The Dreaming: Waking Hours has been a testament to how fantasy worlds can come alive under the right creative team. G. Willow Wilson, Nick Robles, and Mat Lopes have shown us The Sandman universe is alive and well, even when main characters from that narrative aren’t at the forefront. This new series plays around with the Dreaming realm while supplying us with vividly real characters that slowly become so familiar it’s hard to shake the idea that they aren’t real. In this fifth issue that closes out the first story arc, Ruin attempts to risk it all to save a human woman trapped in the Dreaming, while said woman makes a few discoveries of her own.
Setting the stage, this issue opens with Ruin being found out at the Worlds’ End bar, Lindy has just given birth in the Shakespeare Multiverse, and Jophiel is walking the streets of Earth with Lindy’s baby hoping for a successful saving of Lindy. Dream is not happy about any of this least of which because his Nightmare Ruin has somehow escaped his realm and he’s not sure how. It all needs to be sorted and Wilson and Robles do so in a way that creates something more by the book’s end.
This is a well-crafted issue, supplying action via Ruin and his nightmare powers and deep meaning via Lindy’s conclusions as she’s confronted with a birthed old man. Within this narrative is a deeply thoughtful and warm idea about our relationship with literature and storytelling. Lindy has been fighting to understand which version of Shakespeare is real, and her conclusion helps codify all of our relationships to material, but also those who demand we have answers. It’s not necessarily a new idea, but it’s well-told here.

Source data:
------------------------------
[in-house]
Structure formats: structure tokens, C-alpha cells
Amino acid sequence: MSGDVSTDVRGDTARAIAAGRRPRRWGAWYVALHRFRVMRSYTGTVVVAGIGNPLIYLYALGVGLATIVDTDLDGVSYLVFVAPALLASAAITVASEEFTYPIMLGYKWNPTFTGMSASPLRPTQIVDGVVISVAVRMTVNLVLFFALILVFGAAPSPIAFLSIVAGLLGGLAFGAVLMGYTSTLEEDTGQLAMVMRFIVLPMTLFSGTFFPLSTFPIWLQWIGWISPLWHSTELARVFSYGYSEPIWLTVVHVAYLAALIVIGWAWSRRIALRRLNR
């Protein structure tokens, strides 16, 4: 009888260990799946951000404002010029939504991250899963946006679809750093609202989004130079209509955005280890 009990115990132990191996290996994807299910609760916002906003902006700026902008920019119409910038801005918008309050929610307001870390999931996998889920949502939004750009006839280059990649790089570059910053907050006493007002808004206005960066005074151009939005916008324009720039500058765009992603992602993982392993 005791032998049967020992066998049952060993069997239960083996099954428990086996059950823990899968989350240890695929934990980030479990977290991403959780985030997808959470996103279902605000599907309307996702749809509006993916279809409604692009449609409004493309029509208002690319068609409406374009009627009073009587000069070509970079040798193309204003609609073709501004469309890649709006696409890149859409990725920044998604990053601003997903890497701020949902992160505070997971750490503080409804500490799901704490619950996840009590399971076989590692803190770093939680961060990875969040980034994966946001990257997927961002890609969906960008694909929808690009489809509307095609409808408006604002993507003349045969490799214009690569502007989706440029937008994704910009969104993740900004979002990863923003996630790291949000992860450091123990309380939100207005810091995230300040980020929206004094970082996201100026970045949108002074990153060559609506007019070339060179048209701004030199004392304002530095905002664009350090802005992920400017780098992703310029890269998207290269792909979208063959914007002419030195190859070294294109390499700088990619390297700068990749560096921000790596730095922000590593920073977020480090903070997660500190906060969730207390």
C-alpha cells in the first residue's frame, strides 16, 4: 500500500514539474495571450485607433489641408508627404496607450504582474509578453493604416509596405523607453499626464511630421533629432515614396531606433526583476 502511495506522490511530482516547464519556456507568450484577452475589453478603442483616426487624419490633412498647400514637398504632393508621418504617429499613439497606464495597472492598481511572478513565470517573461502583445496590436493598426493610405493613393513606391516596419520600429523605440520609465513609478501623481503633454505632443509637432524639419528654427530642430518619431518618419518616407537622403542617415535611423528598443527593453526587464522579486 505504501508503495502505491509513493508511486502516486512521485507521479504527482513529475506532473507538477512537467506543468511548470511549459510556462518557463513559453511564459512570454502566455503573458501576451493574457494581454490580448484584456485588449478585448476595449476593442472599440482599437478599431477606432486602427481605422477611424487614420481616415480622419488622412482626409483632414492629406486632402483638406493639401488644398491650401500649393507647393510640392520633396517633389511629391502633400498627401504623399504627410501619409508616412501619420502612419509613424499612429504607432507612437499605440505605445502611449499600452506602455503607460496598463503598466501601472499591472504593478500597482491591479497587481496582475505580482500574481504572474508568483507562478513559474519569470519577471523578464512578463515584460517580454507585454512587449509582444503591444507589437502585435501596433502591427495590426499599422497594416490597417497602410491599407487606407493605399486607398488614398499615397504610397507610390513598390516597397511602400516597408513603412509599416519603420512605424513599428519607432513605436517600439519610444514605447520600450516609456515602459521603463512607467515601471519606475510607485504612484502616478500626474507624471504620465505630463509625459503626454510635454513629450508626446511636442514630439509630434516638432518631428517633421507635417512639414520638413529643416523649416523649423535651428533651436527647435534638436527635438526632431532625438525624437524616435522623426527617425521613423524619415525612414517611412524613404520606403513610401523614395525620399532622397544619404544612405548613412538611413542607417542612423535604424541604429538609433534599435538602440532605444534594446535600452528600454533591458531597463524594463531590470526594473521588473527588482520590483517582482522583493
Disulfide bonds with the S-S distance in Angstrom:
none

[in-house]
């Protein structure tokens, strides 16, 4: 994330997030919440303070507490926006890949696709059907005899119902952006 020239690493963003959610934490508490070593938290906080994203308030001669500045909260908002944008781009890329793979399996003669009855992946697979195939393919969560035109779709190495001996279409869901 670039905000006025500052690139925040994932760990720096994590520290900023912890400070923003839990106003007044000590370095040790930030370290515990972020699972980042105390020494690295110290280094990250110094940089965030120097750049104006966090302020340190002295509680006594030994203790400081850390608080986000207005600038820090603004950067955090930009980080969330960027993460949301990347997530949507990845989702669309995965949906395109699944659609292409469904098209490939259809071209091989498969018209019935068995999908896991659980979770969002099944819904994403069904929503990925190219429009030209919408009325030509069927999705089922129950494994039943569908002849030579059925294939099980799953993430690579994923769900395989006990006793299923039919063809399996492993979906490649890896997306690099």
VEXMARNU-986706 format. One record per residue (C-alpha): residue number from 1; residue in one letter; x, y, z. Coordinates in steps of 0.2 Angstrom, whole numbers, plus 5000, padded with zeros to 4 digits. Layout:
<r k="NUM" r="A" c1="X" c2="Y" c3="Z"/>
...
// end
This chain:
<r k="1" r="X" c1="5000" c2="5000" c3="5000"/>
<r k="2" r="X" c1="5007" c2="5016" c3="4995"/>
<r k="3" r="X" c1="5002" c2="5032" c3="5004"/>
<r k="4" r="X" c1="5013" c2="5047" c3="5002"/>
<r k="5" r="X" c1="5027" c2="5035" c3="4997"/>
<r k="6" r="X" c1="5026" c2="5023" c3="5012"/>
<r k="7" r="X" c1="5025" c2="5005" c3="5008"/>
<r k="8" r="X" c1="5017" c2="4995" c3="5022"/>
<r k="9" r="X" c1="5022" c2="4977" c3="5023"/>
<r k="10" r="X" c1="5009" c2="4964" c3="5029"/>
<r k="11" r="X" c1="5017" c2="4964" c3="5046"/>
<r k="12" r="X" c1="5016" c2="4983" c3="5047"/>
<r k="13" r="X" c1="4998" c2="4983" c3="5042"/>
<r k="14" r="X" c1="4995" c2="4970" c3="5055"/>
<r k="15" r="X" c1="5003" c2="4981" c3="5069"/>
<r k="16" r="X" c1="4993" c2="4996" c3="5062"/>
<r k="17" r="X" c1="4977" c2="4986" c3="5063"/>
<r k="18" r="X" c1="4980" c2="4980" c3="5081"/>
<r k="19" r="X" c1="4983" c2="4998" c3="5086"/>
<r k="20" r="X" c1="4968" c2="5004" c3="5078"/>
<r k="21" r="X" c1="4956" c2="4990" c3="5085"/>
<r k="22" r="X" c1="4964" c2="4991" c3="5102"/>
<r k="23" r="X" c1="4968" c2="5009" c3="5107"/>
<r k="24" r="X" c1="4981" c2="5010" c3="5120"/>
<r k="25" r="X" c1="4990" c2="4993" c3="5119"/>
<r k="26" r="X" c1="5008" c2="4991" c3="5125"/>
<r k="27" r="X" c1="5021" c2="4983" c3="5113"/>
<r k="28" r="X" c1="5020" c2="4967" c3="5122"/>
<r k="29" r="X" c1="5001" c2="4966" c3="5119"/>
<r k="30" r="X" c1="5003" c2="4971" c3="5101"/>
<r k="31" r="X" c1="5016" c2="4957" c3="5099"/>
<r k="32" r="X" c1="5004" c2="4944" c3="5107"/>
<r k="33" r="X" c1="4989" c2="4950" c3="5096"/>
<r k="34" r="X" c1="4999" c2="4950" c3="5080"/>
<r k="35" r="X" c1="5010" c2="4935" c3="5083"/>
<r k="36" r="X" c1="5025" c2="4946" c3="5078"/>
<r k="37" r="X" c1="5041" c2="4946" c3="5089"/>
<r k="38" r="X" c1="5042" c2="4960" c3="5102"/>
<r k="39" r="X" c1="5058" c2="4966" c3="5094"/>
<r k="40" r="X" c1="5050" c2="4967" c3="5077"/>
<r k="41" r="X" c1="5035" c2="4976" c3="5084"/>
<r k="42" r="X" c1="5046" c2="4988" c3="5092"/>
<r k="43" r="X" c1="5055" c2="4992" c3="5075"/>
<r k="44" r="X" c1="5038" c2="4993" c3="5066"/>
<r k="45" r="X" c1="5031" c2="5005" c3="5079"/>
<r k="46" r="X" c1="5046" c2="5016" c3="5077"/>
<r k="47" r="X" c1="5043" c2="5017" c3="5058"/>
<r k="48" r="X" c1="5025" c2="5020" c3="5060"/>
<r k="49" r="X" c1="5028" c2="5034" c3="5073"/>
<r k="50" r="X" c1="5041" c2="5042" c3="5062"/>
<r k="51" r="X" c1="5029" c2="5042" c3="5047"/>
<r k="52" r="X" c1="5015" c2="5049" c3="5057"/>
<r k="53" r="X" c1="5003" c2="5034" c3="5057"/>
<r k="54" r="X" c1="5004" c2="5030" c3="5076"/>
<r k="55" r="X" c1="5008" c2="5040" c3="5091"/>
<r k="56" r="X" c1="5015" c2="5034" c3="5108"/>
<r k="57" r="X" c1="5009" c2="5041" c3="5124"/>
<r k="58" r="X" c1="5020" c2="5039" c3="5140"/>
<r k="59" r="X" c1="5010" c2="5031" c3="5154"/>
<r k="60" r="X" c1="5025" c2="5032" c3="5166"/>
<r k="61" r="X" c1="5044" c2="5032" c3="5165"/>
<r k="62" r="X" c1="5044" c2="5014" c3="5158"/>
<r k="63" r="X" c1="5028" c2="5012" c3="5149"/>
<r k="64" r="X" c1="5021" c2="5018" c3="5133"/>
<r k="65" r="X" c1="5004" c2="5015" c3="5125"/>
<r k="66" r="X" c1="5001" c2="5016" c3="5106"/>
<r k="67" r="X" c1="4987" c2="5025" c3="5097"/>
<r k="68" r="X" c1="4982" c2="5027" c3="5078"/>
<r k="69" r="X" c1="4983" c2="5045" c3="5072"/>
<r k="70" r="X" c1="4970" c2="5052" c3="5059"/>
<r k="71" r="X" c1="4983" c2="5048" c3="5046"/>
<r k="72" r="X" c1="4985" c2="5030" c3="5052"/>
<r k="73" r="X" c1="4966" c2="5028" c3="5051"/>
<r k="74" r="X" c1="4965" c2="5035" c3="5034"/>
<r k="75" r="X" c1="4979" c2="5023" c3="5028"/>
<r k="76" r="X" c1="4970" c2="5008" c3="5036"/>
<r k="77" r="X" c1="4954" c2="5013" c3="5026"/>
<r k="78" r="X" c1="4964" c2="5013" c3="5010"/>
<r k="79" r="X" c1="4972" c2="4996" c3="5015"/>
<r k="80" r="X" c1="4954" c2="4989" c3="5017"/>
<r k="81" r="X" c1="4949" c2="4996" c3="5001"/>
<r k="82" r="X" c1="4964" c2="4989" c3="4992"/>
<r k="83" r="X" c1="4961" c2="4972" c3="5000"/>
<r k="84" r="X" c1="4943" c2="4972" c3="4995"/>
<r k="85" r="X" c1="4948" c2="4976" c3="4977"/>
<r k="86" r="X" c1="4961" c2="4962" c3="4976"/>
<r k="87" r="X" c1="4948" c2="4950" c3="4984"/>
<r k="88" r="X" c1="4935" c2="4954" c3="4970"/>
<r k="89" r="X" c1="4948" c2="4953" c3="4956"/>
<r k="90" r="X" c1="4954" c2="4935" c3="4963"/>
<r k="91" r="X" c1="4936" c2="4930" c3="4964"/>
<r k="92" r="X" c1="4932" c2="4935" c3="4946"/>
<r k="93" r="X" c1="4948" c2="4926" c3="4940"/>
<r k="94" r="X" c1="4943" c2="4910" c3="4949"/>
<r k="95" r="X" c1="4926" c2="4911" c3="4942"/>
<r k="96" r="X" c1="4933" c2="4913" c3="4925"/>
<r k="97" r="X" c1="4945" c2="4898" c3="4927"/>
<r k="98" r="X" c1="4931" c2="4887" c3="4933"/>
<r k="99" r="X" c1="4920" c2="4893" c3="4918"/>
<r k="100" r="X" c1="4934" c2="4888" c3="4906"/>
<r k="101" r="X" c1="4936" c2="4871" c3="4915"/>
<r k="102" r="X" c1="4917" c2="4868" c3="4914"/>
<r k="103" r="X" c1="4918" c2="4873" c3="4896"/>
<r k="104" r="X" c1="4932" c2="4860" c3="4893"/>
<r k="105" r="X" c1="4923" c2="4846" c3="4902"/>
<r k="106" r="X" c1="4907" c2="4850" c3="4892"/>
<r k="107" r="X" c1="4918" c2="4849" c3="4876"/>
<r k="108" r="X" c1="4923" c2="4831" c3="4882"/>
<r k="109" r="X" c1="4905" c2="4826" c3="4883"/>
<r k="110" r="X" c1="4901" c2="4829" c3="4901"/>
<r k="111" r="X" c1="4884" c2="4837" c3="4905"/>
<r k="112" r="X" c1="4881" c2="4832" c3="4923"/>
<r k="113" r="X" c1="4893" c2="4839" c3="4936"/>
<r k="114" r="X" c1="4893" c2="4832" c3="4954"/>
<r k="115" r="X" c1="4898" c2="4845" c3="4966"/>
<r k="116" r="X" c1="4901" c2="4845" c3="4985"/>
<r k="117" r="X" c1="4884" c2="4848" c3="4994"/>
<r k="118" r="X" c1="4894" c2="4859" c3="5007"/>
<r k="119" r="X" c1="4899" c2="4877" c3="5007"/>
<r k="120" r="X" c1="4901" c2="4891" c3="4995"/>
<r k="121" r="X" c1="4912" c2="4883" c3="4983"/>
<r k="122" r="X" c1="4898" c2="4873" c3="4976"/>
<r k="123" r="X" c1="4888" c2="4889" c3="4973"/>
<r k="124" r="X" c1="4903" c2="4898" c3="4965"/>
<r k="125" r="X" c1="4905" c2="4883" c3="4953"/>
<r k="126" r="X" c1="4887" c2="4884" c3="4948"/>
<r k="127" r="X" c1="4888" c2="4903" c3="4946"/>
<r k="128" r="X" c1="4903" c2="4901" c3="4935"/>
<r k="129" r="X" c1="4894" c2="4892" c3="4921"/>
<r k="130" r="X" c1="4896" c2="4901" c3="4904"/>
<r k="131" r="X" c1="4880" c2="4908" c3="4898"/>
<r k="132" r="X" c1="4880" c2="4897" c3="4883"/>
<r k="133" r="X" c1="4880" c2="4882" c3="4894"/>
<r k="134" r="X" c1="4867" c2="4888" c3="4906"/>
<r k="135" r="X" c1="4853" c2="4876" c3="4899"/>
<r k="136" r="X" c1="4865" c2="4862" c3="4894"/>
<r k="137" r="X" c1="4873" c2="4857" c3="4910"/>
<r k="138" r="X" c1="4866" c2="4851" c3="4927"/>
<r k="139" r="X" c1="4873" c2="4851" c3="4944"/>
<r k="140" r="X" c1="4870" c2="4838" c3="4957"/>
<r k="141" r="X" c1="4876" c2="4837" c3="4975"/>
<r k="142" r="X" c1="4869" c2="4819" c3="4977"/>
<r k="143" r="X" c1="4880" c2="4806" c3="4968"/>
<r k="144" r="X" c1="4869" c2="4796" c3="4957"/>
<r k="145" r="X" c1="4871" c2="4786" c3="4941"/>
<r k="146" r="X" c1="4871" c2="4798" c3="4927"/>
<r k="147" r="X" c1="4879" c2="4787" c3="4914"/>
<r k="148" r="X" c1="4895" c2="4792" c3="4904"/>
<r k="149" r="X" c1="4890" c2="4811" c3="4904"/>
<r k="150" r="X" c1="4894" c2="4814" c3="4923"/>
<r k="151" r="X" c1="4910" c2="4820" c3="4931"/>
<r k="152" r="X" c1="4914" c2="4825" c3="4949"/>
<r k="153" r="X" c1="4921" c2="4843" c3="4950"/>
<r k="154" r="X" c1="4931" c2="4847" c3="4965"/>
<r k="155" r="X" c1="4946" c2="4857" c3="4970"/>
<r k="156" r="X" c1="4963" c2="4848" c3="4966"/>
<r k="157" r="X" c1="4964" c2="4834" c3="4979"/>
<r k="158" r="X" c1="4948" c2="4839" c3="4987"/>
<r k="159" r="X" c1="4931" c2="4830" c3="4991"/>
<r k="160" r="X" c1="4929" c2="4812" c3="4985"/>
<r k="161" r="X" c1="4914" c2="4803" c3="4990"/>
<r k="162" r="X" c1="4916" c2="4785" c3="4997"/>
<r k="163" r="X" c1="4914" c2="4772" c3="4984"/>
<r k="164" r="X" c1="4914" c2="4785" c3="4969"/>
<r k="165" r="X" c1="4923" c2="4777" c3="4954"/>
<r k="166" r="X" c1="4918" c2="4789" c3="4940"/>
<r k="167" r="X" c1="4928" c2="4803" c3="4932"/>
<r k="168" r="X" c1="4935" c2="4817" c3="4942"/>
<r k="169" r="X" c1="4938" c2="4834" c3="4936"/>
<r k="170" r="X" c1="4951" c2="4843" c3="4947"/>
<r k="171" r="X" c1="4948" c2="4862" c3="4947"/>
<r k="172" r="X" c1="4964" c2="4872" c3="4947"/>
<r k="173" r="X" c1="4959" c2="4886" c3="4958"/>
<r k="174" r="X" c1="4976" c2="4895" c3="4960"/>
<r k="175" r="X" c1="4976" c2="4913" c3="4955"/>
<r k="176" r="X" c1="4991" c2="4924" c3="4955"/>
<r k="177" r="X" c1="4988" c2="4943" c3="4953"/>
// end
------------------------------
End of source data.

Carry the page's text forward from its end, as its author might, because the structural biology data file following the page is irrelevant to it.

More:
The bigger story involves Ruin, who Dream has considered destroying throughout this series. In a way, this first arc is more about the creation of a new type of dream for future Sandman universe storytelling, and for that, this issue accomplishes a lot. We know from solicitations this story continues and it’s nice to see Ruin take up a sturdier role.
Dream continues to be an interesting yet casual god that which him. Like dreaming, Dream is aware yet in no rush to do things. The character is more present than ever in the modern Sandman stories, but that makes a lot of sense since he’s not the point of it all anymore. In fact, his approach is so conflicted averse it makes the ending feel a bit light on drama.
The art by Robles and Lopes is stunning as always. There’s a double-page layout of Ruin exhibiting his nightmare abilities and it’s at once gross and beautiful in its depiction. Robles somehow puts clothes on a giant tentacle monster and it helps convey the transformation. The scenes with Jophiel and the baby stand out thanks to the glow of an Angel that looks otherworldly. Later, when Jophiel is in Lindy’s home, the lighting is warm and inviting, further cementing the happy ending for the character.
The Dreaming: Waking Hours is an excellent series capped off by a satisfying ending for its first story arc. Once again, this series is littered with moments of great and sublime beauty.
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